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Lying to the west of the Agora, along Ermou Street, is the ancient cemetery Keramikos. Off the beaten tourist track, you can explore the extensive ruins and sculpted tombs in relative peace.
This was the burial site of important Athenians, and the collection of rich jewellery, gold, glass and ceramics found in their graves, dating back to the 7th century BC, indicates their statues.
These items are on display in the cemetery’s small museum, which with its strikingly beautiful painted vessels and unusual offering channels and figurines is a real gem for pottery lovers.
This terraced hillside is the location of the Acropolis Sound and Light performances. The Pnyx – meaning ‘tightly packed space’ – is where the free citizens of 5th-century BC Athens met in democratic assembly.
At that time, the rocky platform here was the site of the Stone of Vima, an ancient Speaker’s Corner, where people gathered to hear the likes of Pericles, Themistocles and Demosthenes hold forth.
Athens is Europe's southern-most capital city and the gateway to Greece and the ancient world. Its renowned hallmark is the gleaming marble of the monuments of the Acropolis, which rise triumphantly above the city, proud survivors of the ravages of man and time.
People have dwelt on this rock for some 5,000 years — a lineage so ancient as to make all other European cities seem young by comparison.
Below, in the ancient Agora, or marketplace, Socrates held his dialogues, and the system of democracy e know today had its beginning, making Athens the cradle of Western civilization. It is this rich history that continues, to act as a magnet for travellers throughout the world. Modern Athens is far removed from the elegant splendour of its classical ruins.
The sprawl of steel and concrete retches up into the surrounding hills as far as the eye can see. (Remarkably for a city of this size, there are no skyscrapers and under a dozen tall buildings.) Aesthetics have fallen by the wayside during the 20th century, for a massive influx of rural Greeks and repatriated countrymen from Turkey has made a necessity of rapid (and frenzied) growth.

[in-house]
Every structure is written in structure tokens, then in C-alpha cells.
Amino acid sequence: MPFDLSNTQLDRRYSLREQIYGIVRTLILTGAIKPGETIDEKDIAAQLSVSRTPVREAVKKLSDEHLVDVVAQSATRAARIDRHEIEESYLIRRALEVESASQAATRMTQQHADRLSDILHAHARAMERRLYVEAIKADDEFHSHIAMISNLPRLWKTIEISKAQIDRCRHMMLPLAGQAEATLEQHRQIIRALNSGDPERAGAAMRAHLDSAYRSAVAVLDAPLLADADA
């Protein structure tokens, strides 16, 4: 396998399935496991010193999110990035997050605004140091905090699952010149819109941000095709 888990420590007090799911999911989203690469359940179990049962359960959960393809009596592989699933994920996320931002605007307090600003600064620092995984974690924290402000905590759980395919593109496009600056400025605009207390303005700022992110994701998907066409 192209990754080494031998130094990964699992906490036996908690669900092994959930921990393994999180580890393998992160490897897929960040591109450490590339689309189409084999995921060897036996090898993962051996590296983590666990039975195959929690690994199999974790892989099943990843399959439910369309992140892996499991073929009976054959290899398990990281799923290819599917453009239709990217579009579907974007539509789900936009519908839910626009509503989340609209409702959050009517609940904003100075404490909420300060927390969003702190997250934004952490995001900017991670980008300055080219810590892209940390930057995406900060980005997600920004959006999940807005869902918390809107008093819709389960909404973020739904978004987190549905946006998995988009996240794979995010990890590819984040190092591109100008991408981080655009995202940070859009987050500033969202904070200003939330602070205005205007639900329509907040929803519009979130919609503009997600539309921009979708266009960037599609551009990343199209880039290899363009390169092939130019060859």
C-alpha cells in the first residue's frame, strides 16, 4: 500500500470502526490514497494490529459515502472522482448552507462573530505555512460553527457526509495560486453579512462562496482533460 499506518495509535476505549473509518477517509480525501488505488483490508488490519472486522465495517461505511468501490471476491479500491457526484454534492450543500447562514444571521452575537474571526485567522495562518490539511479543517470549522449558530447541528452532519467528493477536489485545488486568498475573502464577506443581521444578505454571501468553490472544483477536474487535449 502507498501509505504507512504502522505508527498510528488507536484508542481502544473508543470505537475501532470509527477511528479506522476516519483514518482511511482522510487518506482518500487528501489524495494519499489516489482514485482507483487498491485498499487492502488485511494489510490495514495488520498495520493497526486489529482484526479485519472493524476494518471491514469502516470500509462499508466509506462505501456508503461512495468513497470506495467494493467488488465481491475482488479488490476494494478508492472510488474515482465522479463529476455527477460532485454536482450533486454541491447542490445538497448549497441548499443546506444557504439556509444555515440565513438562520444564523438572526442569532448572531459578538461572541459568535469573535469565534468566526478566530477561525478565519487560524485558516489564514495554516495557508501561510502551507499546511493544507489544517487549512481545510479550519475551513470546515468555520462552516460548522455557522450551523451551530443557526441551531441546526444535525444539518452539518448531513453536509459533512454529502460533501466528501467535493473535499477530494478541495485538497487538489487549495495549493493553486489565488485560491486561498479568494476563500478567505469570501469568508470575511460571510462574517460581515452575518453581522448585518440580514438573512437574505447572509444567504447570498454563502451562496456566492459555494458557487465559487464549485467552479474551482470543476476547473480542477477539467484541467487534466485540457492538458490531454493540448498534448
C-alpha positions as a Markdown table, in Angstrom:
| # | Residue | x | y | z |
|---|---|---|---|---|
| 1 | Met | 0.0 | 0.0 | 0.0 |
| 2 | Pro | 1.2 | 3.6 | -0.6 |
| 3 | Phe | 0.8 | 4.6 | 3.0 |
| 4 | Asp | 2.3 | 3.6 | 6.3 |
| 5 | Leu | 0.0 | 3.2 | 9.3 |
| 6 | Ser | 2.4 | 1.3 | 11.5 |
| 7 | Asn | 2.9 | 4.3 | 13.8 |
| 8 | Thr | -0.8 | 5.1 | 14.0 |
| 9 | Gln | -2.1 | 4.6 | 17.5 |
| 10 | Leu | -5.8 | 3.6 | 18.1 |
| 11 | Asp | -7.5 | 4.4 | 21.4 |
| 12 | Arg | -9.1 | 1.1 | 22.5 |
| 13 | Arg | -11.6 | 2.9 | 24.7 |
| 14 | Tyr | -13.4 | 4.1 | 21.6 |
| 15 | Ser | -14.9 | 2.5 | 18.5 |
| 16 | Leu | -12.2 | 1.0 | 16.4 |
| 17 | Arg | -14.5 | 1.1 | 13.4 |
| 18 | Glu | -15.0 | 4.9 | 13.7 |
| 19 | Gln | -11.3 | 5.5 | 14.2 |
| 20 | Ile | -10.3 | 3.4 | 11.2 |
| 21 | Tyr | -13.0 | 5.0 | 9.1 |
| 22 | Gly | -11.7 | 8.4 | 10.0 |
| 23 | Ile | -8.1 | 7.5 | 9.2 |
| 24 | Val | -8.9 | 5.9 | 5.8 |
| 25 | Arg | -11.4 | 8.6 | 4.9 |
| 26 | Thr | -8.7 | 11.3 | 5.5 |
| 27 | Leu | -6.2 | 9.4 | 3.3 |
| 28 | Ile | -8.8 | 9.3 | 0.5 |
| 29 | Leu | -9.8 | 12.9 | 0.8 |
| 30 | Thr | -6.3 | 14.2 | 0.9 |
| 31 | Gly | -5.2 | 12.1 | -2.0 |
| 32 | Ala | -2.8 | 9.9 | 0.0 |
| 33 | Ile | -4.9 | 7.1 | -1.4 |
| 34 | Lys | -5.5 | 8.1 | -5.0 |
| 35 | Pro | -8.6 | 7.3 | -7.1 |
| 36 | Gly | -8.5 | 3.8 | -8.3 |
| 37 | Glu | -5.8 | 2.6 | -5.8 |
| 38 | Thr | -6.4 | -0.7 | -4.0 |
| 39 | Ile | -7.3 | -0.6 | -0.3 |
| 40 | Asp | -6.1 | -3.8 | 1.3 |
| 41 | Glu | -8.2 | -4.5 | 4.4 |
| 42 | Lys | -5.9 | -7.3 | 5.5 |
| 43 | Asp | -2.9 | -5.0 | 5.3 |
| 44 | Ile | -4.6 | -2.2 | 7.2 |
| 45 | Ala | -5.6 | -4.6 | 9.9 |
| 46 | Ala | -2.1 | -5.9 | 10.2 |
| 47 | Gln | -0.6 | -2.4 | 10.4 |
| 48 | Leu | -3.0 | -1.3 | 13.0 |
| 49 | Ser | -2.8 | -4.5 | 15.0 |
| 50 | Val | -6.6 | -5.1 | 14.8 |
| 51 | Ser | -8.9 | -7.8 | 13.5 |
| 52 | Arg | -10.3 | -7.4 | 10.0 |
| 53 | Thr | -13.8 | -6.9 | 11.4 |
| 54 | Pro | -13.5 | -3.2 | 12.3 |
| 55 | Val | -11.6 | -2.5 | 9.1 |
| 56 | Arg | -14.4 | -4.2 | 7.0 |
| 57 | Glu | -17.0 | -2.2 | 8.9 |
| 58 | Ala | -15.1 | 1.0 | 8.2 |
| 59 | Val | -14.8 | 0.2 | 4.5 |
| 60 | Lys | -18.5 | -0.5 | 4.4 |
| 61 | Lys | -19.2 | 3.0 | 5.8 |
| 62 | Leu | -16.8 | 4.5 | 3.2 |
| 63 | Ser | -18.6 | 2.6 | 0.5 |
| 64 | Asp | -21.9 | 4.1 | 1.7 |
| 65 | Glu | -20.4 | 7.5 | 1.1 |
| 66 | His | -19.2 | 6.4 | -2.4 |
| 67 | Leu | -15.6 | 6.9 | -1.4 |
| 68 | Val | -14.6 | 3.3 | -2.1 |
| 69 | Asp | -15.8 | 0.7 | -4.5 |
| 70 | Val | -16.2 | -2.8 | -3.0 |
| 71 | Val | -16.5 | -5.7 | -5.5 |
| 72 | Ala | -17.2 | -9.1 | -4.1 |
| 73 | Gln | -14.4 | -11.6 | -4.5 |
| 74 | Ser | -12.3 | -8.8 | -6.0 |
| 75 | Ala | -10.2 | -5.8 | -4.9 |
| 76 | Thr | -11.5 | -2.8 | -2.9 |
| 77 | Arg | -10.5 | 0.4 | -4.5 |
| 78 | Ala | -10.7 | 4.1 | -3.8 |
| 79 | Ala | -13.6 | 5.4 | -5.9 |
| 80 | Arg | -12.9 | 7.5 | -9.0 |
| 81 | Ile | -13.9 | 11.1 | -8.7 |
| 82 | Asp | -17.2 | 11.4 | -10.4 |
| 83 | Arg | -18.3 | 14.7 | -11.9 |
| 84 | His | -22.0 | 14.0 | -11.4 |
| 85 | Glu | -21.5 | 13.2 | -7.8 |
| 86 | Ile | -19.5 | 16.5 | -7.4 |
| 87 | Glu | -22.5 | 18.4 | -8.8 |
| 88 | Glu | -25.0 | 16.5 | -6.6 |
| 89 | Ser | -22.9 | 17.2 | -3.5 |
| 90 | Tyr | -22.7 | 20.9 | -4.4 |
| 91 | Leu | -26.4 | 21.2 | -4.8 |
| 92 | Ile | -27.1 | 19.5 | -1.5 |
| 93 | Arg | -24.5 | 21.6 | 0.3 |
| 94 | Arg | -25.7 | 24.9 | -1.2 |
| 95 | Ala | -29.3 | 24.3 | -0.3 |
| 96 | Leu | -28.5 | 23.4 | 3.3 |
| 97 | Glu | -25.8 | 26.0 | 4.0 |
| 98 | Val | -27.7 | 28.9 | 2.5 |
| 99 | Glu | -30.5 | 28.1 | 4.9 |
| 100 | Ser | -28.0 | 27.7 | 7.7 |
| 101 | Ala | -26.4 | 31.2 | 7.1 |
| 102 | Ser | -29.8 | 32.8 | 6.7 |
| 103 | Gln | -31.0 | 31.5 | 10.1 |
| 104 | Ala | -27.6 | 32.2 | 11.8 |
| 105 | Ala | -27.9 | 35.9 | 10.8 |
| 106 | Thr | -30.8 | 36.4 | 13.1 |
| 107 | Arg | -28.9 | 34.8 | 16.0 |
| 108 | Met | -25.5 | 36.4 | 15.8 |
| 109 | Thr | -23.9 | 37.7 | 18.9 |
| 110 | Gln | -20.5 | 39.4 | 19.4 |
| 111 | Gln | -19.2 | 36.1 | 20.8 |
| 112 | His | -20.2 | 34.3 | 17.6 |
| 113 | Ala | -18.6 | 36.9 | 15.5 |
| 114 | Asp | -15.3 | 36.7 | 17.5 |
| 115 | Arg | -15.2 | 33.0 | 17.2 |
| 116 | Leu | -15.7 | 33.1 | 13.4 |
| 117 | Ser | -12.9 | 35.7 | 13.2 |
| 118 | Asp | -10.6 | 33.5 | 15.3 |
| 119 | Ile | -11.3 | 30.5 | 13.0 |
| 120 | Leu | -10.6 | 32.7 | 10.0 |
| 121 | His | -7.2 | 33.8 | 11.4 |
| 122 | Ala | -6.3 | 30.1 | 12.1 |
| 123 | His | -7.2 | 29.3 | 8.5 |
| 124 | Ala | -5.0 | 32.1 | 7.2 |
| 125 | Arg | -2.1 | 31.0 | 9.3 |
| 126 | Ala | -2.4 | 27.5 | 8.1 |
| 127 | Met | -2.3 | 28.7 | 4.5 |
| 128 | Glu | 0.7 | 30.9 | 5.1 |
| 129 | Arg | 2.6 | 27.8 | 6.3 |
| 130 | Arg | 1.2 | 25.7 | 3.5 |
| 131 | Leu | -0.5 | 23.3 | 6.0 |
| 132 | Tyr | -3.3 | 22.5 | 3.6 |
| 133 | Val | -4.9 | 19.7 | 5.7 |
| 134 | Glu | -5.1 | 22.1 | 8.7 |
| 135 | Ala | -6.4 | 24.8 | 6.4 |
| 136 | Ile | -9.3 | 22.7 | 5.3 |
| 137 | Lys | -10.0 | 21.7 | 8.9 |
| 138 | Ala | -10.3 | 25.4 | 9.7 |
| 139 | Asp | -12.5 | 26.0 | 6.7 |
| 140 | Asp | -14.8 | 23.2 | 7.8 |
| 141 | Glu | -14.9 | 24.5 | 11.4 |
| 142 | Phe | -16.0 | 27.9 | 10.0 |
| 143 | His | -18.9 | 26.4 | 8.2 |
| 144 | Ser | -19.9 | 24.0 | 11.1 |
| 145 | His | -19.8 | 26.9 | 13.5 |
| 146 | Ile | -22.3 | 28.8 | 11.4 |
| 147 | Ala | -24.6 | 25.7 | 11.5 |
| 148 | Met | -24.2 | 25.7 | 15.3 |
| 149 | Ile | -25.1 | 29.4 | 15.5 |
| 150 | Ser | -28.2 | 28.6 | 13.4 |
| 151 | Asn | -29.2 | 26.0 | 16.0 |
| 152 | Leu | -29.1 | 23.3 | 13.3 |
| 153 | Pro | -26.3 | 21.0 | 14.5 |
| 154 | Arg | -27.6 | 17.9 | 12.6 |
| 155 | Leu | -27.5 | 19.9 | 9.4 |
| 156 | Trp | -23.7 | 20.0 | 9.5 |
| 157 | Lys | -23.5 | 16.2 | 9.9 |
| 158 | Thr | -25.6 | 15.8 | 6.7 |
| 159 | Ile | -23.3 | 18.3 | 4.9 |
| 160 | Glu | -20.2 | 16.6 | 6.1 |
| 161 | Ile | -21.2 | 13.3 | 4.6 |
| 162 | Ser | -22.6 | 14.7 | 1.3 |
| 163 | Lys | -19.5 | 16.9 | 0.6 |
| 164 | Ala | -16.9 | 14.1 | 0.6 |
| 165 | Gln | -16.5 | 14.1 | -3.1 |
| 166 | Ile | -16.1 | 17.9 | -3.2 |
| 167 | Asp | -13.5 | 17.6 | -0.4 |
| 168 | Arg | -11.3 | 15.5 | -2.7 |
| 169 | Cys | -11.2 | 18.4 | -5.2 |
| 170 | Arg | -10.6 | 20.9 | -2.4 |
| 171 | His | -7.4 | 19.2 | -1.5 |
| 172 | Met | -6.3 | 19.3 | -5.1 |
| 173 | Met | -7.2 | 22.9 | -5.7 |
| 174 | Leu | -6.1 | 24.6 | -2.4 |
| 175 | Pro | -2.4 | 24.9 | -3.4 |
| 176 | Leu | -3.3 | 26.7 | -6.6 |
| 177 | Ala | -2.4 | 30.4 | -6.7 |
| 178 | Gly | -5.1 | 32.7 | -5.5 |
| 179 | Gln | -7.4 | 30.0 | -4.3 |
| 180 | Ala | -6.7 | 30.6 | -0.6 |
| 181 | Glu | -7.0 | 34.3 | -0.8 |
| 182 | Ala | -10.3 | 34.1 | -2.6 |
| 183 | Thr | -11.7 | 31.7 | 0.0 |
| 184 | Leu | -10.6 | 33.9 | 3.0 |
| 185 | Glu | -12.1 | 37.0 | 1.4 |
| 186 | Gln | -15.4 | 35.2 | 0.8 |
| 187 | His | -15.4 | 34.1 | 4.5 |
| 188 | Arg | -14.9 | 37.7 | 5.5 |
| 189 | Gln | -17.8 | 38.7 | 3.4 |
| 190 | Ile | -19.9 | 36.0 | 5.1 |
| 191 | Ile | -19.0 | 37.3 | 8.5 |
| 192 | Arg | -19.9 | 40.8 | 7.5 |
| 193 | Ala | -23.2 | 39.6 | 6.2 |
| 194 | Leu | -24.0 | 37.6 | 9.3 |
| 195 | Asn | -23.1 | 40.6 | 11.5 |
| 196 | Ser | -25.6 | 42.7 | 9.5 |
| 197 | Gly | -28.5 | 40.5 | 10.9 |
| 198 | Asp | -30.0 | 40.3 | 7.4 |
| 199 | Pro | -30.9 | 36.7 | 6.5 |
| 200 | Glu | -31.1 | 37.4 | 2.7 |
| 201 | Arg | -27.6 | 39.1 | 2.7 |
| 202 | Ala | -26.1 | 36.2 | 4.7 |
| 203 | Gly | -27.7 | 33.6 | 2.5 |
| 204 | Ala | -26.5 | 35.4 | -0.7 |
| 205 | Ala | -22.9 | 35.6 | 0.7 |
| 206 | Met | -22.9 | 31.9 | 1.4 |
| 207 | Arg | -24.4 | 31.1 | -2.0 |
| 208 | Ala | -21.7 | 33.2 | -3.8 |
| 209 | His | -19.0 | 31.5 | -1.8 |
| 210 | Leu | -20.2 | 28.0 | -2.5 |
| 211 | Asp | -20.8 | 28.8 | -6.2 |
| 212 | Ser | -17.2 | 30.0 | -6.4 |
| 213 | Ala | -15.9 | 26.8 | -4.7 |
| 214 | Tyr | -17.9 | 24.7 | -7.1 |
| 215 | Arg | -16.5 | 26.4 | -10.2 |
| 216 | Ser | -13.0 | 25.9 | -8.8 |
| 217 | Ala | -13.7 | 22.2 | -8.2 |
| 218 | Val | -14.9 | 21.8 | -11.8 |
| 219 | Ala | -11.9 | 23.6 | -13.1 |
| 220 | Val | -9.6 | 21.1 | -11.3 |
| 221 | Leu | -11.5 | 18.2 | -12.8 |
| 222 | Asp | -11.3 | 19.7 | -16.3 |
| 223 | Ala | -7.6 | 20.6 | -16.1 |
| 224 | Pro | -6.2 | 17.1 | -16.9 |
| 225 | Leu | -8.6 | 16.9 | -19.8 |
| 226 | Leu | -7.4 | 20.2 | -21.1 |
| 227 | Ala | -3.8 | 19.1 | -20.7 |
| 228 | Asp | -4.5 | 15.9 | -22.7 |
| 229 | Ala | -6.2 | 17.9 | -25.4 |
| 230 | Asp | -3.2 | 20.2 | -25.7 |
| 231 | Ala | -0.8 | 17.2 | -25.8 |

Today, metropolitan Athens, along with the adjoining city and port of Piraeus, is home to more than 4 million people, a figure that equals nearly half the population of the entire country.
It is fitting, too, that the venerable monuments of Athens, built by the ancient citizens, should still stand in the viable heart of their descendants. Historian Thomas William Rolleston wrote: "The elements which in the most remote times have entered into nation’s composition endure through all its history, and help to mould that history, and to stamp the character and genius of the people."
Athens has always been a world crossroads. Having dealt with invaders throughout its history, the city has coped well with the tourist bombardment of recent years (Greece receives around 10 million visitors a year!). Even those heading for the islands often spend at least a night or two in Athens, and for many, this is a destination in its own right. If the urban din gets too much, mountain villages, get- away islands and beaches are easily accessible.
Athens, a city very much on the move, absorbs effortlessly its waves of visitors, while straining its Hellenic ingenuity for greater commercial and in industrial prominence. Yet in the end, regardless of how modern it becomes or the extent of the progress it achieves, it will always uphold the splendid heritage evoked by its very name.
One of the oldest remaining cities on the face of the planet, Athens has stood at the center of the world for thousands of years as a leader in philosophy, history, culture, and mythology. From places such as the Acropolis—often credited as the birthplace of modern civilization—with the Parthenon, the Erectheon, and temples to Zeus, Agora, Athena, and Dionysus, to places such as the National Archeological Museum or the harbor of Piraeus, Athens is a symbol of what Europe has been over the millennia: the birthplace of the humanities.
Classical Athens is how most people prefer to remember the city, and it is the basis for the tourism that forms the major industry of this Greek city. It was the centre for arts, philosophy, science, math, and more. Plato’s Academy was based here, as was Aristotle’s Lyceum, and it was here that democracy was first born. In fact, many people call this the cradle of Western civilization, and the proof of that has been well-preserved over the years. In addition, the city was host to the first modern Olympic Games back in 1896, hearkening back to the times when the ancient games had been hosted in Olympia from 776 B.C. to 393 A.D.
Wander around the sprawling ruins of the ancient marketplace, where democracy and philosophy had their beginnings.
The museum within holds a large collection of pots, coins, household objects and pottery fragments (ostraka), on which the Athenians wrote names of prominent men they wanted to vote into exile. Also here are a huge bronze shield taken from the Spartans during the Peloponnesian War and a klirotirion, and unusual device for relegating public duties by lot – and important feature of ancient Athenian democracy.
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Graphic showing average weather in Daphni Monastery in Celcius and Centimeters (Change to Farenheit and Inches)
|Month||Temp °C||Rainfall Cm||Temp °F||Rainfall Inches|
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